Flag Folding Ceremony Honors Departed Veteran
Story by Debra Anderson
The Fredericksburg (Va.) church is located just a few miles from Marine Corps Base Quantico. The base’s proximity to the church makes it convenient for active-duty personnel to worship there on Sabbaths.
Robert Littlejohn Jr., is a veteran and member of Fredericksburg. His father, Robert Littlejohn Sr., also a veteran and member, died during the early months of COVID-19, a time when large gatherings were suspended. Consequently, no official funeral service or military honors were given to the Navy World War II veteran who served as a cook aboard the USS Wasp—an aircraft carrier.
To honor the elder Littlejohn’s military service, a flag that was flown over the United States Capitol was mailed to his son. It arrived neatly folded in a “square” box—not proper military protocol.
Willliam Jones, a retired Marine and church elder, says, “Robert Jr., asked if I could help him fold the flag in the proper military fashion. That’s when I came up with the idea of conducting a Flag Folding Ceremony for Mr. Littlejohn Sr.”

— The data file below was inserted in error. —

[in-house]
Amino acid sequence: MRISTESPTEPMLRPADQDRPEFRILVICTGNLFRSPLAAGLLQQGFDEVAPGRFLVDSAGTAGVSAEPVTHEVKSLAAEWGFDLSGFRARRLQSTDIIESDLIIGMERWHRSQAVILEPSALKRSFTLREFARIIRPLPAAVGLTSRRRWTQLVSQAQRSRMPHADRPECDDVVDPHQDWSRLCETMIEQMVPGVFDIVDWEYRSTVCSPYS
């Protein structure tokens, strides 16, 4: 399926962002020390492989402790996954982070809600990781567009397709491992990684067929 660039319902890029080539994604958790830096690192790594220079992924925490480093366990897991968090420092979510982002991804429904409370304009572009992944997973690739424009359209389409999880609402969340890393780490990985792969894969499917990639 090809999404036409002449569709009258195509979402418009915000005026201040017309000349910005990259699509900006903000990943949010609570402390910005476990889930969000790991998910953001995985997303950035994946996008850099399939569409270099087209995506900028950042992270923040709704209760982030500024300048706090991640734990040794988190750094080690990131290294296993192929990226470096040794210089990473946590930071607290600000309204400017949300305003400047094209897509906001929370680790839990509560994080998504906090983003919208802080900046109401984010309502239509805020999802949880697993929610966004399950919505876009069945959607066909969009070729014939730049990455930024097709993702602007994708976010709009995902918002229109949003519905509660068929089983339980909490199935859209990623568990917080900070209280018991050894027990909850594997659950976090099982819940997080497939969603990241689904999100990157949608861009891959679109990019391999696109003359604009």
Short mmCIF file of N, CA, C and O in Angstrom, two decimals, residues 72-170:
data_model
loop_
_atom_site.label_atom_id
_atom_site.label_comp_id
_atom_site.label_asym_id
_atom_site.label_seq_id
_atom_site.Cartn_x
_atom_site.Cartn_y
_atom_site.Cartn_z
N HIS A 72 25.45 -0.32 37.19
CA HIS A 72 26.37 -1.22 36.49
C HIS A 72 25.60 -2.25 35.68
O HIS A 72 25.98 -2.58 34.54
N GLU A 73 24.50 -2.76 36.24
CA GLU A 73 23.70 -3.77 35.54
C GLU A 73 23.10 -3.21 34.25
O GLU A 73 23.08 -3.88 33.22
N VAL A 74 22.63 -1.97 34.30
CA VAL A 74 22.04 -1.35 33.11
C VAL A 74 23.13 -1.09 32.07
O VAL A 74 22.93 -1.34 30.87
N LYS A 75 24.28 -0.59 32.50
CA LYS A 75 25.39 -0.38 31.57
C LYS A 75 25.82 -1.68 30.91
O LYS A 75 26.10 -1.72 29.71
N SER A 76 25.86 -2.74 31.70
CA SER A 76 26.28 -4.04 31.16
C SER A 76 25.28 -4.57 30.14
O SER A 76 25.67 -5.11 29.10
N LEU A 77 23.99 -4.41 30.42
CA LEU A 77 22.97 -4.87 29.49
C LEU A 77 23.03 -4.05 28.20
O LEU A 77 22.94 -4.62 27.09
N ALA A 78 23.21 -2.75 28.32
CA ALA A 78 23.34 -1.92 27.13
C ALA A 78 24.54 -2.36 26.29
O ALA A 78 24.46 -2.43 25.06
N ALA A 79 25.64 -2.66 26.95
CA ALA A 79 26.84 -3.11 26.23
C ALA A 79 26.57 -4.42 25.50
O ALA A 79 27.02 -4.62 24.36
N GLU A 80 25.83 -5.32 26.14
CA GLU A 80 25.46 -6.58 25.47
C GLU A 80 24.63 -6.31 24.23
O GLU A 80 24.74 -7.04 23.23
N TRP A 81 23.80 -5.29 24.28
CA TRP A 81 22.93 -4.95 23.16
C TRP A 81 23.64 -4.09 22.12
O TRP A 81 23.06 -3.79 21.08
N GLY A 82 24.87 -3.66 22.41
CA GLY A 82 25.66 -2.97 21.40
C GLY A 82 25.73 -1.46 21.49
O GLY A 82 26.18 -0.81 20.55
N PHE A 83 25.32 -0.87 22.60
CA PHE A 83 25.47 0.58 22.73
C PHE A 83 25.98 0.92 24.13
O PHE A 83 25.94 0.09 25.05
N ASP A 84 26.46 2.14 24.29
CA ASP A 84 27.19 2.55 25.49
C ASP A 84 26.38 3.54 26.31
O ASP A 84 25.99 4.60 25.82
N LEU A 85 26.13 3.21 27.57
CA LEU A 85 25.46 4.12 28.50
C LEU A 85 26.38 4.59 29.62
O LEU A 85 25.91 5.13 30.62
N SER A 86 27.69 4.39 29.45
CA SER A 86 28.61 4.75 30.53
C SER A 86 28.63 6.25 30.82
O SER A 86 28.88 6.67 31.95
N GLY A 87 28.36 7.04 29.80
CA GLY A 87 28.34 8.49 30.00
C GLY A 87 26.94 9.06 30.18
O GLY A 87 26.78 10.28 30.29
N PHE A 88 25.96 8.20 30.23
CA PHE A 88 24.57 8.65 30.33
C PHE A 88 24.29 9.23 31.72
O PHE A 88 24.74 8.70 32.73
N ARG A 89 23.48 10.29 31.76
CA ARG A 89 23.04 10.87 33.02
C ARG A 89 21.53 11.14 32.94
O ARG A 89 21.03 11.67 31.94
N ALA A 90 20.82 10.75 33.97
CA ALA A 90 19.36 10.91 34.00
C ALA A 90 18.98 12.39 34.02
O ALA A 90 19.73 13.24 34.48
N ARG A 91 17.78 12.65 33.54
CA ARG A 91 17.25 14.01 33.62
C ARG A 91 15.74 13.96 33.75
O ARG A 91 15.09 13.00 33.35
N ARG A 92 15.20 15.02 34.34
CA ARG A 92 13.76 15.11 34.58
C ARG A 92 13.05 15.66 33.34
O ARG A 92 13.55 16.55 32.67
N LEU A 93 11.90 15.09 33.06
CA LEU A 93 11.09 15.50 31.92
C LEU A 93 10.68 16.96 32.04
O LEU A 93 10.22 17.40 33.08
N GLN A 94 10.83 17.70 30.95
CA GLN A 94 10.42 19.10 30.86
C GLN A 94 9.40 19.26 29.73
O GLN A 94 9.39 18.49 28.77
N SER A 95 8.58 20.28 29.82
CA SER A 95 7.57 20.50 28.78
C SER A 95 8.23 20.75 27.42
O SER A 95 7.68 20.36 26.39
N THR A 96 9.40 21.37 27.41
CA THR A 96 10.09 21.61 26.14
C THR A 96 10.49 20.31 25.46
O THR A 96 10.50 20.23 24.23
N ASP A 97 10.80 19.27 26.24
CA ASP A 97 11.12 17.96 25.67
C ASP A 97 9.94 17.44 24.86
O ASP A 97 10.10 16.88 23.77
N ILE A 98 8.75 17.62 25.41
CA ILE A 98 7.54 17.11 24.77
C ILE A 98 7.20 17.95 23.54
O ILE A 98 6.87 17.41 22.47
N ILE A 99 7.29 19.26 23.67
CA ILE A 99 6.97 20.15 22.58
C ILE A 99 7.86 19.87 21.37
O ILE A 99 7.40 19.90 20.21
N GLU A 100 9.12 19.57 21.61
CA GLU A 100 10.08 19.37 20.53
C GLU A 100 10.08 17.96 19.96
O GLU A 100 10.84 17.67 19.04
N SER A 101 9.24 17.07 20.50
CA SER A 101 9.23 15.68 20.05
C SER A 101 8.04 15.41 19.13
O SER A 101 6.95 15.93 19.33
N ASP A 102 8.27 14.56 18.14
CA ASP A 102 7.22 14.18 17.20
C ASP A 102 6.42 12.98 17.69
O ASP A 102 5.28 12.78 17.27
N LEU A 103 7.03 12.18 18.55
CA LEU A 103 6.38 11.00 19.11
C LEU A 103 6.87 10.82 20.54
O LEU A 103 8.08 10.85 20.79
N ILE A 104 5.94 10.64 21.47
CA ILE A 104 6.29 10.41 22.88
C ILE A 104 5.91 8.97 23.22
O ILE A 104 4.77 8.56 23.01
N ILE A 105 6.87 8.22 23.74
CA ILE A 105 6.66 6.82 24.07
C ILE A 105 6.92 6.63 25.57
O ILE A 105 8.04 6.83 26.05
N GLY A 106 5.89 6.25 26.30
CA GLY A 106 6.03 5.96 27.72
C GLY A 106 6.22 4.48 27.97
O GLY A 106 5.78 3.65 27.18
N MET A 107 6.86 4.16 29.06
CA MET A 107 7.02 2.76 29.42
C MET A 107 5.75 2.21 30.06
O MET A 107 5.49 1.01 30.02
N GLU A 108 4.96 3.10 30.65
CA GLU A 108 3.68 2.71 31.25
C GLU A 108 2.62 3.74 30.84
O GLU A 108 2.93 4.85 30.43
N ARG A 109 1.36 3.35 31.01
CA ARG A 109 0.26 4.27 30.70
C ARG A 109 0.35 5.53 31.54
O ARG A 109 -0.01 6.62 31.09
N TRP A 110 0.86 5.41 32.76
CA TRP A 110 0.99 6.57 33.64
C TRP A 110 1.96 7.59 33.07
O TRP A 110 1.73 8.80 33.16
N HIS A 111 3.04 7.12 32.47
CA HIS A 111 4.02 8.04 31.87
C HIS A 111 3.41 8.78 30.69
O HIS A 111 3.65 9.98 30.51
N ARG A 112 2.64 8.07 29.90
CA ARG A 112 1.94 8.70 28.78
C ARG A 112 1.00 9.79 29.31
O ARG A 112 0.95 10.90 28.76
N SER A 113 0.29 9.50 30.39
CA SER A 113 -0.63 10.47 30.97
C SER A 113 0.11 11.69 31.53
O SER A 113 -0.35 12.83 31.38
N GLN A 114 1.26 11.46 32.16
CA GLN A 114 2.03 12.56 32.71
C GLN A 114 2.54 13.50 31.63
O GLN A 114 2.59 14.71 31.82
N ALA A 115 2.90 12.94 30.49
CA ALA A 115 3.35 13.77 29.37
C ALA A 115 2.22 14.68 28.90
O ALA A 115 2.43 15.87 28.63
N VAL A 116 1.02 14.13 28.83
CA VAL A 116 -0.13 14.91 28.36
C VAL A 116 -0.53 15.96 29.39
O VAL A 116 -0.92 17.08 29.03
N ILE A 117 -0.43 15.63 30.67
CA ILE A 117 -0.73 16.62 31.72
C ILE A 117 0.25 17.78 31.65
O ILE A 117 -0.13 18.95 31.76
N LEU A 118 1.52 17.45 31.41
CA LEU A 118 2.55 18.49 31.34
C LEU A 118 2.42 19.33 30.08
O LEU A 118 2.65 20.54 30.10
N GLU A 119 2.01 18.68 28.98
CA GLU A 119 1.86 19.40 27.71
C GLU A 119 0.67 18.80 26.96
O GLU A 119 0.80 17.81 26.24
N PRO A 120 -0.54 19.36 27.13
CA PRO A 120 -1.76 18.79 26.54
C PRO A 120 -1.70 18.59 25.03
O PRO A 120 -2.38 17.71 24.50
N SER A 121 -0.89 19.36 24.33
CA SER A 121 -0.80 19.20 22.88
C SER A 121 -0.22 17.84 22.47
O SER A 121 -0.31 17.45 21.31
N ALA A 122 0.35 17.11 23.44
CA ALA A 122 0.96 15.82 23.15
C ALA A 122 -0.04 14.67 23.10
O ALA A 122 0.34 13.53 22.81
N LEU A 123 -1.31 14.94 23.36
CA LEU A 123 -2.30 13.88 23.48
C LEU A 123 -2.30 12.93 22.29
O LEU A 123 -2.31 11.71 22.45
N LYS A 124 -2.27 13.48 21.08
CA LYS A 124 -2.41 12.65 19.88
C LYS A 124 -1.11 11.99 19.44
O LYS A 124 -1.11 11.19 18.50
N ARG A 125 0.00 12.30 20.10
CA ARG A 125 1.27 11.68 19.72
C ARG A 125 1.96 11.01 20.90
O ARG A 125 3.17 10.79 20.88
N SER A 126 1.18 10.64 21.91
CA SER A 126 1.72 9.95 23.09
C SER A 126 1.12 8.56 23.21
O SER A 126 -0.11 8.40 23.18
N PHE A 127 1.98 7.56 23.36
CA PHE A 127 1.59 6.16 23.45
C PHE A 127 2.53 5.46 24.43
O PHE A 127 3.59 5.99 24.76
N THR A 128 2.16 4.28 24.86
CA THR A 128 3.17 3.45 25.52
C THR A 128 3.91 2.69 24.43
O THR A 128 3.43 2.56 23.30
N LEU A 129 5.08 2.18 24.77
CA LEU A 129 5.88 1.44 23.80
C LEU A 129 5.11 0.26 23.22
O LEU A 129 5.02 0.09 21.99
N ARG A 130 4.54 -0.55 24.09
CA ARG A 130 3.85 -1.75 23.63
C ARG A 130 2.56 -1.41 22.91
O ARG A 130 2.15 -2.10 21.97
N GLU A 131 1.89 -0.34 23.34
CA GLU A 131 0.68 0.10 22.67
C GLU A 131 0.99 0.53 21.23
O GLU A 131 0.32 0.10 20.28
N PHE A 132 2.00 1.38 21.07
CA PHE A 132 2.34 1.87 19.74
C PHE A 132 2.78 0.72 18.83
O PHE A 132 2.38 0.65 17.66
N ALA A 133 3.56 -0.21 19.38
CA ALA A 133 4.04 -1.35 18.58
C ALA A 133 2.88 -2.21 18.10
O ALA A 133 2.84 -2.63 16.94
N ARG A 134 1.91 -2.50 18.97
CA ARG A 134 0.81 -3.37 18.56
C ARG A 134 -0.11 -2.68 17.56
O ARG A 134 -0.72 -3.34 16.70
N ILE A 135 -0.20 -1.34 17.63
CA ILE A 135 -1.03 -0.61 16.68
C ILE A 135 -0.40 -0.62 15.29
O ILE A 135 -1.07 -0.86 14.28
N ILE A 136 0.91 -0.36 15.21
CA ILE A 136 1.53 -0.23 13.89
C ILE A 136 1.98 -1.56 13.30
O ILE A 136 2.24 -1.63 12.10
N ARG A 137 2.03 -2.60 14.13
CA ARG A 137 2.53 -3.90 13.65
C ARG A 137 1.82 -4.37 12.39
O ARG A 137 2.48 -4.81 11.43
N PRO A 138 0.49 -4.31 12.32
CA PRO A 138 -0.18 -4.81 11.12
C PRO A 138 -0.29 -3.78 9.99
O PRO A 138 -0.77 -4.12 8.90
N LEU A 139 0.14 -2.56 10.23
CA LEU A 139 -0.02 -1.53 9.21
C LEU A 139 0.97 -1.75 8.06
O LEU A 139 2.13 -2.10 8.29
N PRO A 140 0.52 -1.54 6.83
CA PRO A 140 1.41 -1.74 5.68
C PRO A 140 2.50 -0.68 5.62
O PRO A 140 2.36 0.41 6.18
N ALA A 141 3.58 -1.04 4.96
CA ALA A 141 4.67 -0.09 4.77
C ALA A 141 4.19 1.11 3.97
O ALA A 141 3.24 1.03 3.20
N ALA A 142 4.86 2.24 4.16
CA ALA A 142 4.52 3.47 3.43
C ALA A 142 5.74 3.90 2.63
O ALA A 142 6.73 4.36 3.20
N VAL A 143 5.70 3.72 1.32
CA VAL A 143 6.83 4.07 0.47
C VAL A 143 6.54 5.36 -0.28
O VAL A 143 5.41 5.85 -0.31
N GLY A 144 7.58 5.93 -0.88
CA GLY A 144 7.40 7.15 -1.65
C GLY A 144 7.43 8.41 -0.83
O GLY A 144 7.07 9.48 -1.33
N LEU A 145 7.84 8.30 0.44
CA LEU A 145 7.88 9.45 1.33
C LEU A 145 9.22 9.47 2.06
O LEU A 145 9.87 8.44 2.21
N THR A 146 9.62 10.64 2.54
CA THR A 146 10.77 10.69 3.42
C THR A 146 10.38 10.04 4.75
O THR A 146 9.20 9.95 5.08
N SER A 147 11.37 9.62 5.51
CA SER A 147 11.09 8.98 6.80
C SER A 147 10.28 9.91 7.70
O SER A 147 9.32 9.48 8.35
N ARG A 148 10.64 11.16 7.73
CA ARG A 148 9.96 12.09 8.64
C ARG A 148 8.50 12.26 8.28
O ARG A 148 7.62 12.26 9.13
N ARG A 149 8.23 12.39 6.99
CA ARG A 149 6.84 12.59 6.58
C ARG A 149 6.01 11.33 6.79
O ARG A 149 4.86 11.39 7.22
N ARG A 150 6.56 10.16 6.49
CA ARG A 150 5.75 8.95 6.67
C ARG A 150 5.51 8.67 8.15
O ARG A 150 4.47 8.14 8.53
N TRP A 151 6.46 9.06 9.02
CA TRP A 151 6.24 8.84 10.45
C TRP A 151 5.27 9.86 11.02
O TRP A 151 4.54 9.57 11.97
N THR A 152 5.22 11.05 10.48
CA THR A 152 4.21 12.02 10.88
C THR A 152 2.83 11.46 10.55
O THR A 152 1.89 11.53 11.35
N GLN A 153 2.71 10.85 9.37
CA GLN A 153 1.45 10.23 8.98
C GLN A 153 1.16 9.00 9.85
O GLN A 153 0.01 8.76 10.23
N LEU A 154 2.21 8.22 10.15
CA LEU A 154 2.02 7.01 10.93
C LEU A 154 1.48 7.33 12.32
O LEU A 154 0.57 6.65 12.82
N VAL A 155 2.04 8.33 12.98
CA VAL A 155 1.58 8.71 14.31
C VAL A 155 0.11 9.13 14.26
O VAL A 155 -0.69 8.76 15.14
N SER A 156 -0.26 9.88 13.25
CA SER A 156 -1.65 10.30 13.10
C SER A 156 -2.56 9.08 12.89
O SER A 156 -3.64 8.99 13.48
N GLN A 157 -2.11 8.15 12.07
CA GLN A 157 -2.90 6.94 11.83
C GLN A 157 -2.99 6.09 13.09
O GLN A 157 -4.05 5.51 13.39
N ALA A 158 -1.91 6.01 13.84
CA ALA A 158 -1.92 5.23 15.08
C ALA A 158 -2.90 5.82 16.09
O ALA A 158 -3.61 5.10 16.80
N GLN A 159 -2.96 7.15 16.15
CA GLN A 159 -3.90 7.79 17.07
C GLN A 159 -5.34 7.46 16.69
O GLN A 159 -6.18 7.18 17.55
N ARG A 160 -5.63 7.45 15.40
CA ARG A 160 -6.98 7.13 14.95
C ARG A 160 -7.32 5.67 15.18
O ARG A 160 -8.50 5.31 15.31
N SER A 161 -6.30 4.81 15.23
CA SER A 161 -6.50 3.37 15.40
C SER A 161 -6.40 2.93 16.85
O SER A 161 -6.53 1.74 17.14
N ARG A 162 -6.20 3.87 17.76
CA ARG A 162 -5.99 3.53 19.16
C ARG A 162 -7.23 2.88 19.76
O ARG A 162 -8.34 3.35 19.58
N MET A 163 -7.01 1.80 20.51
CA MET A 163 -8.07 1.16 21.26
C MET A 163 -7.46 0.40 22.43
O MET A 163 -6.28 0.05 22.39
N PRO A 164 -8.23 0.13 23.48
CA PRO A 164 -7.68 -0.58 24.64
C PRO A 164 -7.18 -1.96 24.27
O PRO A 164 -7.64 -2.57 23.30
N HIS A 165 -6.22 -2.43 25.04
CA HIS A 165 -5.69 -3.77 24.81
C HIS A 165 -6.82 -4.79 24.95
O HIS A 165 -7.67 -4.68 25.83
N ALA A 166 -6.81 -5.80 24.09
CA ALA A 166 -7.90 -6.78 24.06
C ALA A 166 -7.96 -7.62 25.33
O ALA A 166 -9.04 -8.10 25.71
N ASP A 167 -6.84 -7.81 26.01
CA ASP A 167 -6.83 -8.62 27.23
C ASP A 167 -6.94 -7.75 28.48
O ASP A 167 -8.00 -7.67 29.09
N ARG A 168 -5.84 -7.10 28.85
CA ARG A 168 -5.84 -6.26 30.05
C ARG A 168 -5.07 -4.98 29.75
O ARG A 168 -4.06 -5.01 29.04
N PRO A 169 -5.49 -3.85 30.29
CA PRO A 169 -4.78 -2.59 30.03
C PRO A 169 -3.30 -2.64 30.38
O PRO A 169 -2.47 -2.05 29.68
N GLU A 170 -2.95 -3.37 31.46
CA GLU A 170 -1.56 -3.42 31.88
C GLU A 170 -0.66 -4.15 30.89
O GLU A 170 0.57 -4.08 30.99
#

When a veteran passes, the U.S. flag drapes the casket, giving honor to the memory of his or her service. During a burial, the ceremonial folding and presentation of the flag is a heart-rendering tribute to the veteran’s family, a final thank you for the member’s service.
Jones’ idea received support from the family, church and fellow veterans. The National Museum of the Marine Corps, located at Quantico, hosted the event. Members of the military Color Guard performed the Flag Folding Ceremony as “Taps” echoed throughout the building.
“This Veterans Day, November 11, remember those who served or still serve,” says Jones. “Thank them for their commitment and service to this country.”
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